In essence, Grafiti’s positioning has shifted from people and customers to designers and artists. For each product line we develop, we focus on this theme by partnering with a unique designer or artist. We tell their story and the inspiration behind their artwork. 

That’s led us to become a very designer-first brand. 

What were some of the biggest challenges you encountered when thinking about Grafiti as a brand?

Our challenge is unique to us—people see us as an art brand, but we want to be known as more than that. 

Our brand roadmap, really, revolves around home decor as a whole, not just “art.” So our challenge right now centers around finding the best ways to convey the fact that we’re more than just art. We’re really about all the facets of home decor.

I see this challenge as an opportunity, because the market for people interested in a home decor brand is much larger than people who are simply interested in art.

The customers attracted to an “art” brand are different than those attracted to a “home decor” brand: while art-focused people tend to search for the newest, trendiest things, home decor people look for art with an aesthetic that specifically fits them and their home. 

How we’ve positioned ourselves in the market can definitely impact how we communicate with our customers; this is something we’ve constantly refined, and it’s a challenge that’s presented an opportunity for Grafiti to speak more effectively to its target audience. 

How did you think about the imagery used on the Grafiti site? 

We really wanted the site to be “people-focused,” to allow our audience to inject themselves into the scenes and images on our website.  

We also wanted Grafiti’s site to be bold. Our name conveys a combination of strength and rebelliousness that we wanted to shine through on our site. 

Image tone was a huge way for us to achieve this feel; instead of the light, airy feel of other home decor websites, we went for strong, high-contrast, eclectic images and colors that really reflect our brand ethos.

Where do you see the future of Grafiti going?

Our future is incredibly exciting! 

Right now, we have tons of designers who want to collaborate with us and create new product lines; our goal is to become one of the most recognizable brands in home decor, especially because many brands out there don’t speak well to millennial or younger Gen X consumers. These demographics are both digitally-native, and just getting ready to settle down into their more permanent homes.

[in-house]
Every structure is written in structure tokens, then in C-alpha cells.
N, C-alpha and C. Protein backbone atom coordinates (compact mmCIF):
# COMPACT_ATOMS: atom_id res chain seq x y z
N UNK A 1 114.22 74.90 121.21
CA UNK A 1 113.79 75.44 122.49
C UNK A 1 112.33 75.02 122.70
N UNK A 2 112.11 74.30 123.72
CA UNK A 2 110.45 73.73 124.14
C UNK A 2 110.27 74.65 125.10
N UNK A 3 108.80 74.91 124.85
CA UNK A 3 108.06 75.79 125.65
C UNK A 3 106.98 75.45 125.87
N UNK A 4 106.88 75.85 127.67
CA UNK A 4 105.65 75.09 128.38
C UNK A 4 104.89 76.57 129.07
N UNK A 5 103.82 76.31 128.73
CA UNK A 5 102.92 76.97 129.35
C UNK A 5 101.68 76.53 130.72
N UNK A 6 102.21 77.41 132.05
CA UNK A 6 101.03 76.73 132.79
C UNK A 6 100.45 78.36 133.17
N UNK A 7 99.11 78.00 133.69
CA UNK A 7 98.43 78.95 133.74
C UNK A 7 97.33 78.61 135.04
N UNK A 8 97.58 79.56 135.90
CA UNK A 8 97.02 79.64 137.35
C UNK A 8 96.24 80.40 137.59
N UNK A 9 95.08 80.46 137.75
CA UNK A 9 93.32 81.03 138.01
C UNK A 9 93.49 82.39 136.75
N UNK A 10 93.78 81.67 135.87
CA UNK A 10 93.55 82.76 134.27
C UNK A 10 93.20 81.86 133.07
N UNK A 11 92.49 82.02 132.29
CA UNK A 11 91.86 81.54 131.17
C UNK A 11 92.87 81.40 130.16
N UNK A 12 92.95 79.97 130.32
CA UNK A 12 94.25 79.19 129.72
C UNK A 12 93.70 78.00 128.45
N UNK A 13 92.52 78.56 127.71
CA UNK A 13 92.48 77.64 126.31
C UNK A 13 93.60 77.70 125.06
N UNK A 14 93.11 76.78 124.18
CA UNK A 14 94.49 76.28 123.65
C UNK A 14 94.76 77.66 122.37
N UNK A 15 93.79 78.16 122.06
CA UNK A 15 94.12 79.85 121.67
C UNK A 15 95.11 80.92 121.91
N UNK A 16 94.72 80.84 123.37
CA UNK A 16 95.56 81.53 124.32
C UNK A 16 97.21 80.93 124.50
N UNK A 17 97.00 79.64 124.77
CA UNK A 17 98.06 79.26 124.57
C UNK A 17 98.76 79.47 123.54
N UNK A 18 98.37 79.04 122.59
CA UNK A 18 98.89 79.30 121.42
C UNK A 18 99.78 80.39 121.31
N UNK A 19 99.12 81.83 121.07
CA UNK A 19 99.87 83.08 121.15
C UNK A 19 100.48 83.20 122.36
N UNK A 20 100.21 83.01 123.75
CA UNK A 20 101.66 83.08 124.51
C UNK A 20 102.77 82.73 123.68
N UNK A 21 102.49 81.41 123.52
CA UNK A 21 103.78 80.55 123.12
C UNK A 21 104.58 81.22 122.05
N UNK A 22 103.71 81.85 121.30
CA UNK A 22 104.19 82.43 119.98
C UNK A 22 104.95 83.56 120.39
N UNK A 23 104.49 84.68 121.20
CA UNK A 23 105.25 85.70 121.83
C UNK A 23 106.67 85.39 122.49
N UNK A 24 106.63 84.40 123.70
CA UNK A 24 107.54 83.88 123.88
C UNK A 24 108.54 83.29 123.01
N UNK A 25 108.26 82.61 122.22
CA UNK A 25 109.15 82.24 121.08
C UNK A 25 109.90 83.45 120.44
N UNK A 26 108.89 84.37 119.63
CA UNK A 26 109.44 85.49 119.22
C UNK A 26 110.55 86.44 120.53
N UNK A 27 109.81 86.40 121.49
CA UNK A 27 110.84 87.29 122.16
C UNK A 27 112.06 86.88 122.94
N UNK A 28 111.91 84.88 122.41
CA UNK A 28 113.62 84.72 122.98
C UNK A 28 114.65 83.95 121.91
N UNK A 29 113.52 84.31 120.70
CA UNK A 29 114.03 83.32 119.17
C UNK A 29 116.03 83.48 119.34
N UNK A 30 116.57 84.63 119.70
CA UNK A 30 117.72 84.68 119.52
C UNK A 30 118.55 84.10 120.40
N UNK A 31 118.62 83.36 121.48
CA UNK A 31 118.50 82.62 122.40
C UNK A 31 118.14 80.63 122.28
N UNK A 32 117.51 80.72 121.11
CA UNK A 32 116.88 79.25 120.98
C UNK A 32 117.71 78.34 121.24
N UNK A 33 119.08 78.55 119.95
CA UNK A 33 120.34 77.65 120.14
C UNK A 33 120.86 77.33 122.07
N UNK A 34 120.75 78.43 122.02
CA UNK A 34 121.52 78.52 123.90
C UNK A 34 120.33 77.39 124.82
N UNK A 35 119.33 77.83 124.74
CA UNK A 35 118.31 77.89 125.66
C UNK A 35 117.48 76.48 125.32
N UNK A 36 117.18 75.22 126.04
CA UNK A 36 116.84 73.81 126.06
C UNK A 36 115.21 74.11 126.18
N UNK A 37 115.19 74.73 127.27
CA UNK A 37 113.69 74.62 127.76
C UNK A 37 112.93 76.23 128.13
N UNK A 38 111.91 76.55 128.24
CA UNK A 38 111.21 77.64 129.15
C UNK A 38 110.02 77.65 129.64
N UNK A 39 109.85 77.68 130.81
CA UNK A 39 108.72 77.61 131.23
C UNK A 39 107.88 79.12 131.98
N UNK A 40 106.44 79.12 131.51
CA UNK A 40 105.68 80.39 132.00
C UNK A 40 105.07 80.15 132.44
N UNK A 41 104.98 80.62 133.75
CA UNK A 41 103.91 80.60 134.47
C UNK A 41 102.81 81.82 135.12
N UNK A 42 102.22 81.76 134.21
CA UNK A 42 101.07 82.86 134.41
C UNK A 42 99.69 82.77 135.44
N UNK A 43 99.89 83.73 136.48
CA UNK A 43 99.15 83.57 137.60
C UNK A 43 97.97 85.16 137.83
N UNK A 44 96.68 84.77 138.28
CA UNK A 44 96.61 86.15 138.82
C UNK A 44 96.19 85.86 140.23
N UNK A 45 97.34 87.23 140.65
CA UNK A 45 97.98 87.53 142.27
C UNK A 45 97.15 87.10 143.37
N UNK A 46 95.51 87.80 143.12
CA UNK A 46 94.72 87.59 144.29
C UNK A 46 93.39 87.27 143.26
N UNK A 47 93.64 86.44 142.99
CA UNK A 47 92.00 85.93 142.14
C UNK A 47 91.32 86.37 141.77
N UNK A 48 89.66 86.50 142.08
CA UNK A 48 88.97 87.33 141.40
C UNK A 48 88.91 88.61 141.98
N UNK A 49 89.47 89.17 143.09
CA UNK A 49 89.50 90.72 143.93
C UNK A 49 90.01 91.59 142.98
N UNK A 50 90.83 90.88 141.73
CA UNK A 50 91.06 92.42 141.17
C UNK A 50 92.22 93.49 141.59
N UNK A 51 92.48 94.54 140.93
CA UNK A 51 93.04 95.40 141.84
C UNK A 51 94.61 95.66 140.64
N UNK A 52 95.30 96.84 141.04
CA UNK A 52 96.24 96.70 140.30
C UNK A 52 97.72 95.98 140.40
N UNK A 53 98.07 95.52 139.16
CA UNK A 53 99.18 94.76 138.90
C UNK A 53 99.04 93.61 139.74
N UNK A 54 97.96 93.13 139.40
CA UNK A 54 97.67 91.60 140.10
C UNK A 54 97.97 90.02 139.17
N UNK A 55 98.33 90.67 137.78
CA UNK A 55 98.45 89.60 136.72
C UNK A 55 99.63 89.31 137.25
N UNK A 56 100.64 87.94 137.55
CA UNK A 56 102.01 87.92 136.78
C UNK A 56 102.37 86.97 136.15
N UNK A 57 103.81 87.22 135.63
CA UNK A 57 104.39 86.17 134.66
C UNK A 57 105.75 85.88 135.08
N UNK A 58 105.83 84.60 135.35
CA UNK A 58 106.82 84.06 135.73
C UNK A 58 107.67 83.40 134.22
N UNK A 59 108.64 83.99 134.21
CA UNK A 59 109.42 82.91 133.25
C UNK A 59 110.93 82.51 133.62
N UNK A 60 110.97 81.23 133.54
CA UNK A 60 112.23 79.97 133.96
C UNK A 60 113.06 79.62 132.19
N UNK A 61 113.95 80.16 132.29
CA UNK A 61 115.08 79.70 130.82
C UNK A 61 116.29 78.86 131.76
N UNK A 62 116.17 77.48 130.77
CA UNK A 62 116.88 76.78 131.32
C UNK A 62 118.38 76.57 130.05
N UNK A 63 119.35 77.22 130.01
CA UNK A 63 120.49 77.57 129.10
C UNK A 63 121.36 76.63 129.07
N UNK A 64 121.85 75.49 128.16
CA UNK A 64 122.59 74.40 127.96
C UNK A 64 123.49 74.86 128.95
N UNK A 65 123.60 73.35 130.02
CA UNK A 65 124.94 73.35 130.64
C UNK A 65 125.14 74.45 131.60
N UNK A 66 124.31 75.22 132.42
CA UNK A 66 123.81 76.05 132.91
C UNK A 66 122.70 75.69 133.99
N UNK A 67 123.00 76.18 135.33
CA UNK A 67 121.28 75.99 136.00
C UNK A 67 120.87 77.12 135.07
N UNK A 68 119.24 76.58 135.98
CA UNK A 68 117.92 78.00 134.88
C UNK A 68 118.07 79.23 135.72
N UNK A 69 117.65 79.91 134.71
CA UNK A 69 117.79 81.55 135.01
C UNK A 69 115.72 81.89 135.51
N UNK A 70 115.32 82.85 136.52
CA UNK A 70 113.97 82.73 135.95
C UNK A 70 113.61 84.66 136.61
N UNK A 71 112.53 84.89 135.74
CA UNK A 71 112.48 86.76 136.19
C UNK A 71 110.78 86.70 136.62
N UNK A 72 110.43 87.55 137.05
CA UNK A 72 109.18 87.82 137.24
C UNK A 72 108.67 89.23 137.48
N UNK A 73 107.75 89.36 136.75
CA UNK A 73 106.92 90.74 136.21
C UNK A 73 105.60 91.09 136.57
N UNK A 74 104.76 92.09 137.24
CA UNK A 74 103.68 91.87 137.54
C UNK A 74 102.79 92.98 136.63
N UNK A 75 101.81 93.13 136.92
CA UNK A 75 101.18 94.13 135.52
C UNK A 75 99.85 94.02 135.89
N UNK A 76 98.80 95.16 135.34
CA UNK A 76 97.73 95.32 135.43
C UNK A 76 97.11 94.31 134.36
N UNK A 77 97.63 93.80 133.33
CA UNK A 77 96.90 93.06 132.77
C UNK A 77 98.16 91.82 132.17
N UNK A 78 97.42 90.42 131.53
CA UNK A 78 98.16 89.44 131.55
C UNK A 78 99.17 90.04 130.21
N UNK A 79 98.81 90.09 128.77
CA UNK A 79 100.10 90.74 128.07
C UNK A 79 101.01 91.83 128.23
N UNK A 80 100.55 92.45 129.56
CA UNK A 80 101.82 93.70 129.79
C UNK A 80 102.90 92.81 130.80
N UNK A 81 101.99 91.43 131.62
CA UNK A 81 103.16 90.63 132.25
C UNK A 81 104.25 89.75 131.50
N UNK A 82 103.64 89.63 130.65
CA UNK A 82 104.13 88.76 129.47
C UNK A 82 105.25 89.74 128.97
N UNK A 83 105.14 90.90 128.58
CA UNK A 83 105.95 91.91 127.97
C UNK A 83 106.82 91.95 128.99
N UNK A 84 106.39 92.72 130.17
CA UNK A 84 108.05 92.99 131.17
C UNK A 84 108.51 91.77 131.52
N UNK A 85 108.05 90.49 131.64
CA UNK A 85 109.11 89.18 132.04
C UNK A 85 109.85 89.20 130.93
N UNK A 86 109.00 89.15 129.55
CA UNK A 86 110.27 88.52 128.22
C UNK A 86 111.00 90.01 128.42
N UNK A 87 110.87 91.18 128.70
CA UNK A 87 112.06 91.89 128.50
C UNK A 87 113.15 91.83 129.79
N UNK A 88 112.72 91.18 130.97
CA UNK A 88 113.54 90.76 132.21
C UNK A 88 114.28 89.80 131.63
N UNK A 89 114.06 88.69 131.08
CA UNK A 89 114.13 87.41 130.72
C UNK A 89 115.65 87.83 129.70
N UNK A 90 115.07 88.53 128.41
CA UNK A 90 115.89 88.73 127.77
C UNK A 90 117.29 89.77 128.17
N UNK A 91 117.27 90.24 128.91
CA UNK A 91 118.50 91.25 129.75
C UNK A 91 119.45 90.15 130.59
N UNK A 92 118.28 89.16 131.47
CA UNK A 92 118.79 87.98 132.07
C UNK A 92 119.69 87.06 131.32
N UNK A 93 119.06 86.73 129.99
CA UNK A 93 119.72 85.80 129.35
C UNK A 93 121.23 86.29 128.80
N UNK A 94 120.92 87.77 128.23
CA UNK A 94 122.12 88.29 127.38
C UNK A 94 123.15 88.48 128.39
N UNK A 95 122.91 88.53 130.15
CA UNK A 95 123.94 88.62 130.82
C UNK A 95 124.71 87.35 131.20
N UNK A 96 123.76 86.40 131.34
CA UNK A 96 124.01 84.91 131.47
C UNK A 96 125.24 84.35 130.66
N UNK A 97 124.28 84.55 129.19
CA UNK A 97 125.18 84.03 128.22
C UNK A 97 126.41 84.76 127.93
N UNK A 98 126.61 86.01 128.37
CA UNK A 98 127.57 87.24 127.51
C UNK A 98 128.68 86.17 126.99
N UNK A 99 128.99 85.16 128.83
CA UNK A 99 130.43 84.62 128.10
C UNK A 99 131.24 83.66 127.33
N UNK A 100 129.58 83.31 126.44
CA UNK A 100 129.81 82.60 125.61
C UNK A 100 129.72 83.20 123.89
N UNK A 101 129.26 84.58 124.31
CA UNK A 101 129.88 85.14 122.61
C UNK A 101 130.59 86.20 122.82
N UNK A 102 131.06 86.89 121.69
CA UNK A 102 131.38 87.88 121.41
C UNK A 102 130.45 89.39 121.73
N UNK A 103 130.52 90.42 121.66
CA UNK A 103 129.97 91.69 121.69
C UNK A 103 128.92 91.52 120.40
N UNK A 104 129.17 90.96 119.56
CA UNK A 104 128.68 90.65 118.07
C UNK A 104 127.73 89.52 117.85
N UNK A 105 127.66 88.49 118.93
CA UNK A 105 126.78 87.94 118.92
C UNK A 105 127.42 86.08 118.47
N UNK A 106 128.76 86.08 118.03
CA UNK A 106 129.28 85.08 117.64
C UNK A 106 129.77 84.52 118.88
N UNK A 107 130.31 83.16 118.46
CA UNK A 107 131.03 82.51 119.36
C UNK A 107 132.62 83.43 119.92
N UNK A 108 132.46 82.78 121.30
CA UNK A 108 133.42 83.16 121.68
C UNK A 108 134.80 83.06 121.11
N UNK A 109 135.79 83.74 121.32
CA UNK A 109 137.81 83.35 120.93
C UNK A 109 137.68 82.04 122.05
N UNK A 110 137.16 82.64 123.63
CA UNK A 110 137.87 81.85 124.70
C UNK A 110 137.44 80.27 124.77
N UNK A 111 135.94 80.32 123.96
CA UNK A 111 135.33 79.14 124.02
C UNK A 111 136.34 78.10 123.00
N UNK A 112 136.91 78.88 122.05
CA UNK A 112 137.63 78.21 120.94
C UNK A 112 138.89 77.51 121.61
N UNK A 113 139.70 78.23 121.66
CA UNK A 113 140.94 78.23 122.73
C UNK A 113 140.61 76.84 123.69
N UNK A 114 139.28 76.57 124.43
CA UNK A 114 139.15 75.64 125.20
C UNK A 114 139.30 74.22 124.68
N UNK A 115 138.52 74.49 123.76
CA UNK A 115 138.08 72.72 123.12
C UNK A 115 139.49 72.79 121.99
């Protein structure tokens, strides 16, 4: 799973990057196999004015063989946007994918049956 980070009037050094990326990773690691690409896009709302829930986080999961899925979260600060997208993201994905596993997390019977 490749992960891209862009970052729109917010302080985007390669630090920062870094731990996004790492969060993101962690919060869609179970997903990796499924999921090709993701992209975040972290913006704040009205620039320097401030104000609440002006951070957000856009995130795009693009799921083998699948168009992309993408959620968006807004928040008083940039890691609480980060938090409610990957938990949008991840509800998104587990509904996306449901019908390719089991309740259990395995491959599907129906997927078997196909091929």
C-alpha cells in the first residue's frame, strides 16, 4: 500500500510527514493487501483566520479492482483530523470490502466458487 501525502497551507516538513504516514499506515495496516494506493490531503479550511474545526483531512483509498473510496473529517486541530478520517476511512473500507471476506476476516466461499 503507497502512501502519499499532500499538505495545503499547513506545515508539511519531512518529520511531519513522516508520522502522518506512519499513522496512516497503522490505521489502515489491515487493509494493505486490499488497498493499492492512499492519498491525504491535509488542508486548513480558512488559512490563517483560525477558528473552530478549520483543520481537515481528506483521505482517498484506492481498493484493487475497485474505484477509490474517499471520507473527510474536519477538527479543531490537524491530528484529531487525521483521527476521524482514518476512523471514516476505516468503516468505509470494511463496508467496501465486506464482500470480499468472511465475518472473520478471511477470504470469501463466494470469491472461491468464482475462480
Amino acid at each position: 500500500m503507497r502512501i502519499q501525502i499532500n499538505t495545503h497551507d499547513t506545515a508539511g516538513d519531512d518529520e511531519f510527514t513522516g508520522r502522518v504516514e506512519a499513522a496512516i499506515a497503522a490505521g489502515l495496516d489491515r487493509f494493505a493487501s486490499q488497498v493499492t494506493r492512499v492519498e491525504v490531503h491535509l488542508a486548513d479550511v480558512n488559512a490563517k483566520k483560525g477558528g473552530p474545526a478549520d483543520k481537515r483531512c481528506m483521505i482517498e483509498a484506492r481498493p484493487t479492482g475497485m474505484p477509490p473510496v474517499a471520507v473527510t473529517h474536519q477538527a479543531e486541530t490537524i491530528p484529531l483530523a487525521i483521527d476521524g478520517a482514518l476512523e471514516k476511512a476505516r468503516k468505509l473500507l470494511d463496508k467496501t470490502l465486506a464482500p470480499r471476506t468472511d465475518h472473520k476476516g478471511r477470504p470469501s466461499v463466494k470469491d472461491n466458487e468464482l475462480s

We see ourselves as creating a unique, designer-centric brand that’s well-positioned to take over that “middle space” in the home decor market. Premium-quality. Designer-centric. Sustainable. Those are the main ideas we really want to emphasize to our audience. 

Additionally, we’ve seen how designer-centric brands like Etsy, for instance, are on the rise; think of Grafiti as, in a way, the B2C version of Etsy. People love connecting with the actual designers/creators and hearing their stories. We facilitate that connection at Grafiti, and we’re excited to keep growing! 

What was the inspiration behind the name Grafiti?

We thought about the name for a while, and, because our first product was wall art, we wanted to do something that’s very strong and powerful. I actually live close to Venice Beach, California, and every time I’d walk by the beach I’d see tons of graffiti art. Eventually I thought, “wow, that’s a really strong name….” And that’s how we landed on “Grafiti.”

We also realized that many people can’t spell graffiti, so we decided to make it a misspelled brand name; I think the name itself is definitely emblematic of our Los Angeles roots, and it shows our brand's bold character. 

How do you see the brand evolving over time?

We’re definitely going to keep listening to our customers and paying attention to what they want. 

We also believe our online presence is an incredibly important part of our business, and we believe that’s where we can flourish.

We want to be known as a designer-centric brand that creates a unique, detailed experience for our customers. We want people to not only see and experience our furniture and home-goods, but to also really find a place where they can socialize, eat dinner, share coffee, and things like that. Honestly, I think that’s the future in our market: experiential retail.

As a home decor brand, we’re in a great place to pave the way for that shift.